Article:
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Nigeria

South Africa: Xenophobia or Afrophobia?

By Denja Yaqub, assistant secretary, Nigeria Labour Congress

April 20, 2015 -- Vanguard (Nigeria), posted at Links International Journal of Socialist Renewal -- Until 1994, for over a century, South Africa was locked against the rest of Africa and indeed the country and her people were not easily accessible to the rest of the world as the white minority used its might to impose racial segregation, which denied the majority black of everything, including quality of life. The rest of the world rose in support of the black majority in popular agitation for the liberation of a country held in the worst and unusual form of domination in all spheres of life.

The "support" given by the rest of the world was not because it was South Africa. It was because a part of humanity with legitimate rights to their land had been deprived and decimated only because they have resources of global economic values and not just because of the colour of their skin. Everyone saw the anti-apartheid struggle as a liberation struggle, an integral part of the global struggle against oppression, all forms of oppression.

Nigeria: 'Je Suis Baga'? The world ignores the tragedy of Baga

Nigerian troops patrol Baga after the previous massacre in 2013.

For more on Nigeria, click HERE.

By Baba Aye

January 17, 2015 – Links International Journnal of Socialist Renewal -- The fishing community of Baga, by Lake Chad in Borno state, Nigeria, was under siege by Boko Haram for a week at the beginning of January. Amnesty International described the ensuing bloodbath as Boko Haram’s “deadliest massacre”, estimating that some 2000 persons were killed. Nigeria’s President Goodluck Jonathan, who condemned the “dastardly terrorist attack” against Charlie Hebdo cartoonists within hours of the tragic event in Paris, did not say a word about this tragedy.

Ebola epidemic exposes the sickness of the global economic and political system

An awareness campaign against Ebola in Abidjan, Ivory Coast, September 25, 2014.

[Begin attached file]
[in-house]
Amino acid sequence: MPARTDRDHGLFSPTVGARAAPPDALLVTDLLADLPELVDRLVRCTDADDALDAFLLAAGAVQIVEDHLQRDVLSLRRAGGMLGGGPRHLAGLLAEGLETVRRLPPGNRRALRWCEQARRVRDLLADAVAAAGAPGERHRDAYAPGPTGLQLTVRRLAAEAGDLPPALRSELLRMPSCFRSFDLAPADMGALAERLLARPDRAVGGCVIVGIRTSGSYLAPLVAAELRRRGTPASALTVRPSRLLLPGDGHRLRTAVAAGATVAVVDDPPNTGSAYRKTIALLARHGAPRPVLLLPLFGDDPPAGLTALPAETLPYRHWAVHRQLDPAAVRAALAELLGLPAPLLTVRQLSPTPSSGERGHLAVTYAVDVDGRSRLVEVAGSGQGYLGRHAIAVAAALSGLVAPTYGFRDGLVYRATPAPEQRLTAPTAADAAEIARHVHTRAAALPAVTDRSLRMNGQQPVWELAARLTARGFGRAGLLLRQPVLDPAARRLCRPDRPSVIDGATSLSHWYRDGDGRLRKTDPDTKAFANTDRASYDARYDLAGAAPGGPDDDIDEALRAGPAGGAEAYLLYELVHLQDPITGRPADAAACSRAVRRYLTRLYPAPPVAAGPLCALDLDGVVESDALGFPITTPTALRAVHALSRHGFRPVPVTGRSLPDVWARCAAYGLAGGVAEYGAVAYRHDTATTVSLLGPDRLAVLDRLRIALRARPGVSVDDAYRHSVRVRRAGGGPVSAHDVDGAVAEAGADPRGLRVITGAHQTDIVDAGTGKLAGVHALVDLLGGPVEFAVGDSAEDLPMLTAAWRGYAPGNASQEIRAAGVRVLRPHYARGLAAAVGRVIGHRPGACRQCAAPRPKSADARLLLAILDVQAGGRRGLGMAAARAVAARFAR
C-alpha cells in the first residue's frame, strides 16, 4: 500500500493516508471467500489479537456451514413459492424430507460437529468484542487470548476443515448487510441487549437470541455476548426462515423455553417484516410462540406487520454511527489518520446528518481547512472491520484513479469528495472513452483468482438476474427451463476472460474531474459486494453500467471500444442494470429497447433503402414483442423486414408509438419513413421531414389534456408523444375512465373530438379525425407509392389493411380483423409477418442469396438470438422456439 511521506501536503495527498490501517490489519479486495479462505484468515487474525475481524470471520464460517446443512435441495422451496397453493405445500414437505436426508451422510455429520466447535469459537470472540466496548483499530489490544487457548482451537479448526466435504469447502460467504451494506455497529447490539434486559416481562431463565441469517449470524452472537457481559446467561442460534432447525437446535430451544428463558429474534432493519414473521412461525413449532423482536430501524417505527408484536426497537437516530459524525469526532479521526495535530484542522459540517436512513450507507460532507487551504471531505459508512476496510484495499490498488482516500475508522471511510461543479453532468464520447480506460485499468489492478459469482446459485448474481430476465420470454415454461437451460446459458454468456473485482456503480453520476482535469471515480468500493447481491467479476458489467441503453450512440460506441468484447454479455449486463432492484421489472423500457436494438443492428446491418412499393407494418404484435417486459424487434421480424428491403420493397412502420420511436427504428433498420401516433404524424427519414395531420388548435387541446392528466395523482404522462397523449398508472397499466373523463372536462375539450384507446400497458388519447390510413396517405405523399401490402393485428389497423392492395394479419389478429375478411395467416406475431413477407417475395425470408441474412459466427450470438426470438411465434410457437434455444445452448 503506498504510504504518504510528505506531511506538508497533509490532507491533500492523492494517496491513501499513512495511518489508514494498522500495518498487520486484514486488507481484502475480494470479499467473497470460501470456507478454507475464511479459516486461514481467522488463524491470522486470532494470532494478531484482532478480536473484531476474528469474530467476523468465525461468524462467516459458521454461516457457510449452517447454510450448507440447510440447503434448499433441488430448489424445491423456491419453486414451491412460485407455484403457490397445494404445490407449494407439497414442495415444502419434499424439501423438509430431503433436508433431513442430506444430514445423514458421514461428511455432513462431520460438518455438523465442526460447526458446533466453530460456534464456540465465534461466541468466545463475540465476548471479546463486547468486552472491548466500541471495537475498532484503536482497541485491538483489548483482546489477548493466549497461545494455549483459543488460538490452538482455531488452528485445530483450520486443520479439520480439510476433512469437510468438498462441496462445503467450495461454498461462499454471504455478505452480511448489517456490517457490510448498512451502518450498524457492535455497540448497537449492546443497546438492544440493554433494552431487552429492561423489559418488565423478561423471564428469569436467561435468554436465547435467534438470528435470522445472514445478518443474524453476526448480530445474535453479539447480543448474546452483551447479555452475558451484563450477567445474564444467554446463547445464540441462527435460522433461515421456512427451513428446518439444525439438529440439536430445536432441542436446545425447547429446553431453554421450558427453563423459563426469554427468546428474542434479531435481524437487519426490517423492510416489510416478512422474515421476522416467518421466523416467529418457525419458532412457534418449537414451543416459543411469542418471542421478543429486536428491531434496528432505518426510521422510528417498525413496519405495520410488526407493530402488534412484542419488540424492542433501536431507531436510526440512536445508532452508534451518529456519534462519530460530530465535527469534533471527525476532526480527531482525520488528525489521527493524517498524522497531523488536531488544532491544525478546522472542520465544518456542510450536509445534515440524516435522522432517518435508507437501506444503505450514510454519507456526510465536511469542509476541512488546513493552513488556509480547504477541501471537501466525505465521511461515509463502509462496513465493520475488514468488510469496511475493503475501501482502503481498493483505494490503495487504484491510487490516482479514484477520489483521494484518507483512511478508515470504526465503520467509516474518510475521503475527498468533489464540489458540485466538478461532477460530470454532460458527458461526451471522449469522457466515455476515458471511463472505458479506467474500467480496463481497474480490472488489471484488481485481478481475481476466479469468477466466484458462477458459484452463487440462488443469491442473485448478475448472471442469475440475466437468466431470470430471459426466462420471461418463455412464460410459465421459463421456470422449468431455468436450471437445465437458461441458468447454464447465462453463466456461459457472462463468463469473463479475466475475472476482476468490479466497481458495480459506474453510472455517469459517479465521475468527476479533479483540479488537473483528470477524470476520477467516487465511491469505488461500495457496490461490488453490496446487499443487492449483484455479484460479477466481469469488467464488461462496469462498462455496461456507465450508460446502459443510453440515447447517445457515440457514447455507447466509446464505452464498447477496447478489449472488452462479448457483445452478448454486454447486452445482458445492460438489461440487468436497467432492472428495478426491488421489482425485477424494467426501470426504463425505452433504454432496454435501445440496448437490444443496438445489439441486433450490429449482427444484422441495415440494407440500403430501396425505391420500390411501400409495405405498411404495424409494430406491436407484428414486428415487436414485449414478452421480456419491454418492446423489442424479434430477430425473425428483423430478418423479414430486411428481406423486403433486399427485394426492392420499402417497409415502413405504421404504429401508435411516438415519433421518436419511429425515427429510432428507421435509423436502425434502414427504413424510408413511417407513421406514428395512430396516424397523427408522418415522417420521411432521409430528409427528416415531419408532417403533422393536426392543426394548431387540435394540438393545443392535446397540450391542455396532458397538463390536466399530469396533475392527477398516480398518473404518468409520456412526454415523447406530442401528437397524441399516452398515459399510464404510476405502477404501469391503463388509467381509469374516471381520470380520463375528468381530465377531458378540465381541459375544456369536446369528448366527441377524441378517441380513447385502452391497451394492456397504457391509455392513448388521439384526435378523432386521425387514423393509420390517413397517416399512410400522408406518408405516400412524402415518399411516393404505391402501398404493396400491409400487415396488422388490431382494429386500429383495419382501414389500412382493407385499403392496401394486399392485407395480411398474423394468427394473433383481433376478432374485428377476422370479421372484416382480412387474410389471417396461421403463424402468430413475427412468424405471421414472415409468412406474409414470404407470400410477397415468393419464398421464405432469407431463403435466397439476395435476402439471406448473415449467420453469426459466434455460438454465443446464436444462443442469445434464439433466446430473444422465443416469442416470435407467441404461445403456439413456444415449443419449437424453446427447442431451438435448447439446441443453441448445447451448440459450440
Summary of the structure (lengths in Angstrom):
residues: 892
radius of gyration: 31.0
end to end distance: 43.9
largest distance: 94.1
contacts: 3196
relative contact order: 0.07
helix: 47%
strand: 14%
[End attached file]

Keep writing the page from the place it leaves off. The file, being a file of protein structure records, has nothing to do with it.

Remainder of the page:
By the Peoples Health Movement

November 2014 -- PHM Global News, posted at Links International Journal of Socialist Renewal -- On August 8, 2014, the World Health Organization (WHO) declared the Ebola outbreak a "public health emergency of international concern". The declaration came four months after the WHO reported a major Ebola outbreak in Guinea in West African. The epidemic broke in Guinea and spread to three of its neighbours – Liberia, Sierra Leone and Nigeria. The cumulative number of cases and deaths as at November 12 stood at more than 13,000 cases and 5160 deaths. Most public health experts agree that the official figures are a major underestimation of the extent and spread of the disease.

Nigeria: Hypocritical West exploits Boko Haram's crimes

Members of Boko Haram, taken one the group's videos.

For more on Nigeria, click HERE.

By Tony Iltis

May 11, 2014 -- Green Left Weekly -- More than 270 female secondary students were kidnapped on April 14 as they sat matriculation exams in the north-east Nigerian town of Chibok. The kidnappers were members of a religious cult that calls itself Jama‘at Ahl as-Sunnah lid-da‘wa wal-Jihad — Arabic for Congregation of the People of Tradition for Proselytism and Jihad. The group is more commonly known by its Hausa nickname, Boko Haram, which translates — very loosely — as “Western education is filthy”, although this is not a name that the group itself uses.

Nigeria: Africa’s number one economy -- for wealth evaporation

In 2012, neoliberalism catalysed a national “Occupy Nigeria” strike that nearly overthrew the government the removal of a petrol subsidy, under direct pressure from the IMF.

Click for more on Nigeria; and on BRICS. More articles by Patrick Bond.

By Patrick Bond

April 10, 2014 – Links International Journal of Socialist Renewal -- Jim O’Neill – the Goldman Sachs banker who in 2001 coined the idea of Brazil-Russia-India-China or “BRIC” serving as “building bricks of the 21st century world economy” – has another bright idea. [With South Africa this bloc is now known as BRICS.] He recently announced a new fascination with the Mexico-Indonesia-Nigeria-Turkey (MINTs) countries, which “all have very favourable demographics for at least the next 20 years, and their economic prospects are interesting”.

Nigeria: Condemn continued attacks on comrade Femi Aborisade

[For more on Nigeria, click HERE.]

By Baba Aye, SWL national chairperson

January 3, 2013 -- International Socialist Tendency -- The Socialist Workers League (SWL Nigeria) is bothered by the continued attacks against Comrade Femi Aborisade (pictured), a leading member of the SWL and the editor of Socialist Worker, the League’s newspaper, who is a senior principal lecturer at the Polytechnic Ibadan. Eight armed men stormed his house on December 29, 2012. This was the second of such attacks within five weeks.